Saturday, August 9, 2003

Spain - The Camino: After

It’s difficult to describe the Camino. It is such a personal and grounding experience. Everyone creates their own journey and discovers different aspects of themselves along the way.
There are many branches of the Camino that radiate outward from Santiago de Compostella, which is like a magnate drawing all the pilgrims together. Some people even began their journey as far away as northern Europe. Some people walked, some biked and some traveled by horseback. There were also a few people who brought, or also even found, a dog along the way. There was even the odd through-back to the medieval spirit, of making the journey with a donkey.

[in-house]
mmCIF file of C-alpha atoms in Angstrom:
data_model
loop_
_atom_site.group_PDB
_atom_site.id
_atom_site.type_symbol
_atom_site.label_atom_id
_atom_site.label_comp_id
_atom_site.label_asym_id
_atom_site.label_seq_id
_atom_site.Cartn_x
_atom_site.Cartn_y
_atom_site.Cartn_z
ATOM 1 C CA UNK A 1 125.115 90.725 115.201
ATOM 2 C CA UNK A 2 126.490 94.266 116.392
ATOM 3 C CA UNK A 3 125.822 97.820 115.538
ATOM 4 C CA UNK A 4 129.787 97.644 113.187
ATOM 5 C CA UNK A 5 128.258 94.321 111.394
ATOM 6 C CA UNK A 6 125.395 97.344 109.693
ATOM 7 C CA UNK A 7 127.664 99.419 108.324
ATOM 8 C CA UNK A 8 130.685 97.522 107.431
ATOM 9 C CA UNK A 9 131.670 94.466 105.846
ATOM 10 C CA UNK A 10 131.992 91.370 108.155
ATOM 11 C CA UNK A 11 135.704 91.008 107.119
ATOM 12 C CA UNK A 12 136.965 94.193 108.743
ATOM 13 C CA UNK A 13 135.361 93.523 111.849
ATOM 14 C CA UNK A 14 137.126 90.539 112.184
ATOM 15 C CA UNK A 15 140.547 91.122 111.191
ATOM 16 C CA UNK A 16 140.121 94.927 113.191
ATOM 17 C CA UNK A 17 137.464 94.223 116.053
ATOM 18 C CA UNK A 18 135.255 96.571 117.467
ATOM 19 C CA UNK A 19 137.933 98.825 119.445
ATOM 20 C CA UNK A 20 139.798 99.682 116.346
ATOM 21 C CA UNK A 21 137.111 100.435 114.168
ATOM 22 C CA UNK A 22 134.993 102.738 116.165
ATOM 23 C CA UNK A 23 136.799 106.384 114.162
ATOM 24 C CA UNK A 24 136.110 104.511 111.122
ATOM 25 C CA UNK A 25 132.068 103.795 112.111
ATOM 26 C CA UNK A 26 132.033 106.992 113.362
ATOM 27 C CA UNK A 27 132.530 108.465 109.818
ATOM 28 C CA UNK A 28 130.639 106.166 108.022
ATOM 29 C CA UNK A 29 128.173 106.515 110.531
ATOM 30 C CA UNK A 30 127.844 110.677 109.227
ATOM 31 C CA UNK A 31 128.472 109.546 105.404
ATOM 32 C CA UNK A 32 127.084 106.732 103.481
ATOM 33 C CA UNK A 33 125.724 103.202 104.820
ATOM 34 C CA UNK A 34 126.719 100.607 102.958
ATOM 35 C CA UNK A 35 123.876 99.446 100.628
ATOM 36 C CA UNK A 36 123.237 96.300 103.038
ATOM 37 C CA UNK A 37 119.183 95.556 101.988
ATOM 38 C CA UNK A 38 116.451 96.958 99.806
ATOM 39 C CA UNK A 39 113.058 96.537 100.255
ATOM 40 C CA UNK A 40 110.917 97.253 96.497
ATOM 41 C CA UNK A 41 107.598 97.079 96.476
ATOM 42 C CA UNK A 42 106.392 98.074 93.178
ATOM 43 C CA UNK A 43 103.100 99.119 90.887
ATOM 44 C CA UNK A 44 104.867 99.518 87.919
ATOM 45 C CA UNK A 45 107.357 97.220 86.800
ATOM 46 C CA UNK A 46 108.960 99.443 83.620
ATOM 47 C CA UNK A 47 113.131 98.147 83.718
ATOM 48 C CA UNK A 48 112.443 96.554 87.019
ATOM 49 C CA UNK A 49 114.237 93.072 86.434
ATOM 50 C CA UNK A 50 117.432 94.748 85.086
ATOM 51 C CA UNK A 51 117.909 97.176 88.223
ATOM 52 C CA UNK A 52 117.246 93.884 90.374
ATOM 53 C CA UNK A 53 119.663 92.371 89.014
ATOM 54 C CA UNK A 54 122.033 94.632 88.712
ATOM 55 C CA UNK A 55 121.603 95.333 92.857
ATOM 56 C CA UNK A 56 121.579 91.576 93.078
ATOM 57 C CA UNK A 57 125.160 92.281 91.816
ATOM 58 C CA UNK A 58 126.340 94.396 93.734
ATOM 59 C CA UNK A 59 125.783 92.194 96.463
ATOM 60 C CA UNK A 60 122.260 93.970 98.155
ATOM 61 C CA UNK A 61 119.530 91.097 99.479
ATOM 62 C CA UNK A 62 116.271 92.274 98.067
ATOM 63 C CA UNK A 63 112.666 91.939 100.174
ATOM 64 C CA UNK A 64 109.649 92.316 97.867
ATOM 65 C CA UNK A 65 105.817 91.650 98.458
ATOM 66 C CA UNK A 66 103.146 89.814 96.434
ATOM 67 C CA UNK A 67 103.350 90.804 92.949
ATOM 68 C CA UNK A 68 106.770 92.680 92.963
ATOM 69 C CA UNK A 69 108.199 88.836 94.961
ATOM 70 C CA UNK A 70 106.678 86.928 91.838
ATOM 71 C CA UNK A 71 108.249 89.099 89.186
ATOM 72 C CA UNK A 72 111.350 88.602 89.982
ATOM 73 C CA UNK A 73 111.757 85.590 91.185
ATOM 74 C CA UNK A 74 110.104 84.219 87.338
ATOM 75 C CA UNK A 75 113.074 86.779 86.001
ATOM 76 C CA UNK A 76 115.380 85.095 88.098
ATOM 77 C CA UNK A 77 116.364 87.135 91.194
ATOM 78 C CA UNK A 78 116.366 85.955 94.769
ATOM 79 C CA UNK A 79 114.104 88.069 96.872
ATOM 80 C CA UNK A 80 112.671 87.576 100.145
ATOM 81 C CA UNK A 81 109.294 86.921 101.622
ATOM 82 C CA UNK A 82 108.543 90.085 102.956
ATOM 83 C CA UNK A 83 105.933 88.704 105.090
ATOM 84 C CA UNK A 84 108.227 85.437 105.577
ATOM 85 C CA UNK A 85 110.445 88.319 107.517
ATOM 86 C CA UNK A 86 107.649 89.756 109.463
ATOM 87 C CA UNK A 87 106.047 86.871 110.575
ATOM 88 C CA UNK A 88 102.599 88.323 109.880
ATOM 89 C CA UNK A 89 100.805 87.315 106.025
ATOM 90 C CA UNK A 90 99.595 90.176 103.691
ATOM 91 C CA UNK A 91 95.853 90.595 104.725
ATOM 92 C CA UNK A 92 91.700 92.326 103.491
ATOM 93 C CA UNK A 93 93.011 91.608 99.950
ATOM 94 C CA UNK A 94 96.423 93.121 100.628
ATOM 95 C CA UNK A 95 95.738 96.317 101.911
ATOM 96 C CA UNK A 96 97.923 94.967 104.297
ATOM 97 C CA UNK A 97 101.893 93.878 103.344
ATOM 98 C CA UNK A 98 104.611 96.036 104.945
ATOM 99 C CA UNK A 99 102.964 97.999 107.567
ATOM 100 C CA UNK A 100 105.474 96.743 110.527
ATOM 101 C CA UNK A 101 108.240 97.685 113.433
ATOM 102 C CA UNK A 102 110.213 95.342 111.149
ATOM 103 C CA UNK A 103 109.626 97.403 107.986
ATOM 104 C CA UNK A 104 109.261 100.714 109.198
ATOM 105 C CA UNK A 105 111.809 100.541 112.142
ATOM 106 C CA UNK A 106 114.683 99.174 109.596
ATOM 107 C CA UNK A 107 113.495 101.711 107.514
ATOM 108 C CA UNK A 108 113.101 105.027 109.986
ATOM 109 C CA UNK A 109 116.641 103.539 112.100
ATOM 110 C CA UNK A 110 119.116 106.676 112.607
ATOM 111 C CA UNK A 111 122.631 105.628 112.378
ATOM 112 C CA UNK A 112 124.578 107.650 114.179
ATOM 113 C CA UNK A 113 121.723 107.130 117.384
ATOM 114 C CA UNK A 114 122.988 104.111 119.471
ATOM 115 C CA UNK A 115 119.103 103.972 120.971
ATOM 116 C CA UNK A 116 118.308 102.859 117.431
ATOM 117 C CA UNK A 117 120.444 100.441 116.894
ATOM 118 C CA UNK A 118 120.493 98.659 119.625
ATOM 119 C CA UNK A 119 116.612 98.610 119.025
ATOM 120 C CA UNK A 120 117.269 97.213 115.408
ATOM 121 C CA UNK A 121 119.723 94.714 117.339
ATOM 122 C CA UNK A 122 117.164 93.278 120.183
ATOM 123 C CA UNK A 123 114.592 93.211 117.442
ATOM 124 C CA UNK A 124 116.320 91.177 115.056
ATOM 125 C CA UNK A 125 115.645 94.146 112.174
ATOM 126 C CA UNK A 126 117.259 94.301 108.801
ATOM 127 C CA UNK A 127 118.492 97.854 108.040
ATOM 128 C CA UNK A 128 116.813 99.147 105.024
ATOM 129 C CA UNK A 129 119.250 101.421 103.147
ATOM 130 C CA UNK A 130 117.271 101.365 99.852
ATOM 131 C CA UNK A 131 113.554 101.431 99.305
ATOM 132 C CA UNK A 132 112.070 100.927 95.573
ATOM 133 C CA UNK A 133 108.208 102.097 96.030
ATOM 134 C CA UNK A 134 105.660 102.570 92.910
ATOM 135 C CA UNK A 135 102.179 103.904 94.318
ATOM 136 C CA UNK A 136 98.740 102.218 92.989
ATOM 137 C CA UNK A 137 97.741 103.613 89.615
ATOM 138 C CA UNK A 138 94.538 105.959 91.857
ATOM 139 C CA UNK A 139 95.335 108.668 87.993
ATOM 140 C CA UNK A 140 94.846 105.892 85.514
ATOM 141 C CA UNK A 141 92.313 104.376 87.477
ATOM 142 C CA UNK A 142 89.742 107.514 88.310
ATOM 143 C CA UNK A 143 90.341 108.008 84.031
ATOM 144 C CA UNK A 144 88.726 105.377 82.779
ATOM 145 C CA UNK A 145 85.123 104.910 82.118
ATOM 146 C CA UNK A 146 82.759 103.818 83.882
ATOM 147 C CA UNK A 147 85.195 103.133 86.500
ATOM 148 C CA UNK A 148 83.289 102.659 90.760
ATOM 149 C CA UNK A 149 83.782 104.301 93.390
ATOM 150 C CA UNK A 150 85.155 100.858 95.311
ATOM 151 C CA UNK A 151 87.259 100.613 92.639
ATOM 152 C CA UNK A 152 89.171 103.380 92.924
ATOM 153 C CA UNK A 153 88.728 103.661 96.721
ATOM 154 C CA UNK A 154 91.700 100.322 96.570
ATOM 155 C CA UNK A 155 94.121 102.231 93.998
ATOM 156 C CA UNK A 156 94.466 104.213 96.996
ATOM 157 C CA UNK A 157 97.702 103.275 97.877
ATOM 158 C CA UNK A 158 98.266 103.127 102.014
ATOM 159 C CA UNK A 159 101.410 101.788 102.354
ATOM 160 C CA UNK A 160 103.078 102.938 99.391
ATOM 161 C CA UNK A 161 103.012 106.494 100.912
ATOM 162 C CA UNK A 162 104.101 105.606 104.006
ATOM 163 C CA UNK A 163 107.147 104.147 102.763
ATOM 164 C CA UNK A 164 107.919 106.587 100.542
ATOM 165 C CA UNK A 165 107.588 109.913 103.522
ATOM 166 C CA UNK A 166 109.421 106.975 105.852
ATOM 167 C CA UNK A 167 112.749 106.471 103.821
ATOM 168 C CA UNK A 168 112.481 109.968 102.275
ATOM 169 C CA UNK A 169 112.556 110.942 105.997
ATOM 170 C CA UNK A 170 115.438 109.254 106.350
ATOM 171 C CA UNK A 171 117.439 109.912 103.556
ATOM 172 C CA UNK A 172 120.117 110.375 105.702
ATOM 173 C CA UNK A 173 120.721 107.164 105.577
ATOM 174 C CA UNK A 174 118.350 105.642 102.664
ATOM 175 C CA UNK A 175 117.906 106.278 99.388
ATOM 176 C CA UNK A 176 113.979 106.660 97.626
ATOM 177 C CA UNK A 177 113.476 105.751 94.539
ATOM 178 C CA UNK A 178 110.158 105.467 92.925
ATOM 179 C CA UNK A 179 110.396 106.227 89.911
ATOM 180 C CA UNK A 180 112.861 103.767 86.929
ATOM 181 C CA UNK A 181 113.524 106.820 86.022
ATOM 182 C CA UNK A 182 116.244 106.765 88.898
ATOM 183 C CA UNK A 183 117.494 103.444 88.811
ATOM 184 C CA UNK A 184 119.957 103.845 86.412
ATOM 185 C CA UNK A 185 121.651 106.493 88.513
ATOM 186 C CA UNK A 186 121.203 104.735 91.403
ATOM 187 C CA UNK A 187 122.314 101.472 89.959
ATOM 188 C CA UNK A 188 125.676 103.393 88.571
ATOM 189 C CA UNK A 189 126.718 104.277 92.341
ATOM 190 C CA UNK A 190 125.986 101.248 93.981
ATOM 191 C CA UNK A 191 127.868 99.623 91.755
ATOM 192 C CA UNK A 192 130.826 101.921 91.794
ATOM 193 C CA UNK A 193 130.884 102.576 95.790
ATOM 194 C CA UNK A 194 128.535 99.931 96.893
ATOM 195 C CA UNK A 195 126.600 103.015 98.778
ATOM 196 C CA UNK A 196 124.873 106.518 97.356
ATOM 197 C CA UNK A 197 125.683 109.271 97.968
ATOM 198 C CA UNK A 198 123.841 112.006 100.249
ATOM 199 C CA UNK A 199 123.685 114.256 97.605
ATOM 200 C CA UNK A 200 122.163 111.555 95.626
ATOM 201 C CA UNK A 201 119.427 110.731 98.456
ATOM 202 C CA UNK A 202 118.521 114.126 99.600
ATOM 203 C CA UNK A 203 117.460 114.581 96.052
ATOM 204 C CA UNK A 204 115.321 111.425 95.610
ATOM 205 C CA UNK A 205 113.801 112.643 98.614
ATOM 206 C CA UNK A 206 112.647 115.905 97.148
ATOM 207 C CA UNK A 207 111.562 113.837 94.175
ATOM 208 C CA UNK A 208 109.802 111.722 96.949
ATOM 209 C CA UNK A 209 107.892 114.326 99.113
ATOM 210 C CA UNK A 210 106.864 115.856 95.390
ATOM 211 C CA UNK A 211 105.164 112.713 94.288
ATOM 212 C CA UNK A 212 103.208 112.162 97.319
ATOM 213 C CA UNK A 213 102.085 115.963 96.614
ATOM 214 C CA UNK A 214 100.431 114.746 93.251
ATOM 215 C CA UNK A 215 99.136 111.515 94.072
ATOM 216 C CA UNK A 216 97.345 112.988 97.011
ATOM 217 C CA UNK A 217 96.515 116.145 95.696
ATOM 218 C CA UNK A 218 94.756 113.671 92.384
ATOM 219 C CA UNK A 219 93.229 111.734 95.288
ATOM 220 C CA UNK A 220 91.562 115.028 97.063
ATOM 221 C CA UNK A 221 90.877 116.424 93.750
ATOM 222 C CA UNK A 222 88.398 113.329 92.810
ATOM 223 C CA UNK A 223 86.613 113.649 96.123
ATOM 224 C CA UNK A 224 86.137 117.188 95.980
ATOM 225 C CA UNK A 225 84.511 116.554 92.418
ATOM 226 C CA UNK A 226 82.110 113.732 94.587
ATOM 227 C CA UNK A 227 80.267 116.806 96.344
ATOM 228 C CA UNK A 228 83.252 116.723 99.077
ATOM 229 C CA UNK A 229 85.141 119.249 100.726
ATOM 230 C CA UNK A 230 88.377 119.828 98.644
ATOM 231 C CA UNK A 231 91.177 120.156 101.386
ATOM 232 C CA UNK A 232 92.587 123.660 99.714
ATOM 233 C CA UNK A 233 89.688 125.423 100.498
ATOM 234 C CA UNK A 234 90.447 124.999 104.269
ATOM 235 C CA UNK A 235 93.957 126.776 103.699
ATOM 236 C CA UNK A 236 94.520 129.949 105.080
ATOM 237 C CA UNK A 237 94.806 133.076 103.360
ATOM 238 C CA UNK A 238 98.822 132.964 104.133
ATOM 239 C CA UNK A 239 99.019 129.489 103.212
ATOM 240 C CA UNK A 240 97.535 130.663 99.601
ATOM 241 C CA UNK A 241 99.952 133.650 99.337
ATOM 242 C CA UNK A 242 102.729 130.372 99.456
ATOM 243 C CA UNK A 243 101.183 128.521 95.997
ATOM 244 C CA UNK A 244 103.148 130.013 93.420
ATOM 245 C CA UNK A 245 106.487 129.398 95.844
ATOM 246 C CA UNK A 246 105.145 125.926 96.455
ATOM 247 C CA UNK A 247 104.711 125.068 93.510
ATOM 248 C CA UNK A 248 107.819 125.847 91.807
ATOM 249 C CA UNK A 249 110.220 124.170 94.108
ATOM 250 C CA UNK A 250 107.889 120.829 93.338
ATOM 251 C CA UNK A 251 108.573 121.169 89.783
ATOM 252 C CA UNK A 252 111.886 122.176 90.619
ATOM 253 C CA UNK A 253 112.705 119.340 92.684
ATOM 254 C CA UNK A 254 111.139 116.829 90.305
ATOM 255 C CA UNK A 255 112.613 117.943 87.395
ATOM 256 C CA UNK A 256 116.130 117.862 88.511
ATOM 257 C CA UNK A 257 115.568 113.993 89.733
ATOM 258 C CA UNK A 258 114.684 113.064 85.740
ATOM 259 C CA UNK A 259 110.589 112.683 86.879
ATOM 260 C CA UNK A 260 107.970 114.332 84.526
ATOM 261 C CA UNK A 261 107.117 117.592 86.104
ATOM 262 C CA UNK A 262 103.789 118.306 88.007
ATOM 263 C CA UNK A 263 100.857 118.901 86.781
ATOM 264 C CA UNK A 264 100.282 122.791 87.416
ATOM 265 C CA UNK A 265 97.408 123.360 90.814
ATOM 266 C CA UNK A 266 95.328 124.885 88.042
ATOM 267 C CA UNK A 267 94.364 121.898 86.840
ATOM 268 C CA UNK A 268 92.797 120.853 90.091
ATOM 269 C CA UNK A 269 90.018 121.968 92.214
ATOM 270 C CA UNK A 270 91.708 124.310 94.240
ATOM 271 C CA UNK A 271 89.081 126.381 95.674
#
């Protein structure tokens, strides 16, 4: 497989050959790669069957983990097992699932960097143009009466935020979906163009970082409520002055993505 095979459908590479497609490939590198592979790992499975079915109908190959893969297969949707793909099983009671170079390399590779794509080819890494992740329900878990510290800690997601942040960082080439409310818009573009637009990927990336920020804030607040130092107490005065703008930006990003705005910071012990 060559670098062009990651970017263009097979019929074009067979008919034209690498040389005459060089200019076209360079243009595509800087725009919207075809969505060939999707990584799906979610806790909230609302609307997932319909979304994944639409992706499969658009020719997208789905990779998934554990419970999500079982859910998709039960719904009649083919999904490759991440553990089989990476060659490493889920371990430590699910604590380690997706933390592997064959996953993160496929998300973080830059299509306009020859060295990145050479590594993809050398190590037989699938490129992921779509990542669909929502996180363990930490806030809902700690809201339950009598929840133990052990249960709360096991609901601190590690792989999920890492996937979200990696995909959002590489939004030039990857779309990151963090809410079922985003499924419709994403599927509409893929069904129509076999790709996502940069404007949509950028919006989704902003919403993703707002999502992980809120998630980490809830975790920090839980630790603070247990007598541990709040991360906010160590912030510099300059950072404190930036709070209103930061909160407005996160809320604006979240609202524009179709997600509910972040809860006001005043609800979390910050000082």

Our journey was along the Camino Frances; this is the most popular route with plenty of accommodation. We usually covered between 25 and 30 km per day. The nights were spent in various modes of pilgrim’s quarters. They usually consisted of bunk beds and communal showers and toilets. Some were huge rooms containing over 50 people and others were divided into smaller (cozier) rooms for 4-6 people. The average age was probably 55, as most people had to be retired to afford themselves two month’s time.

Although this brought up a newly gleaned fact, many older people snore! During our two months, most of the pilgrims were Spanish, French and German; but as the season changes, so do the faces of the pilgrims.

Rough retain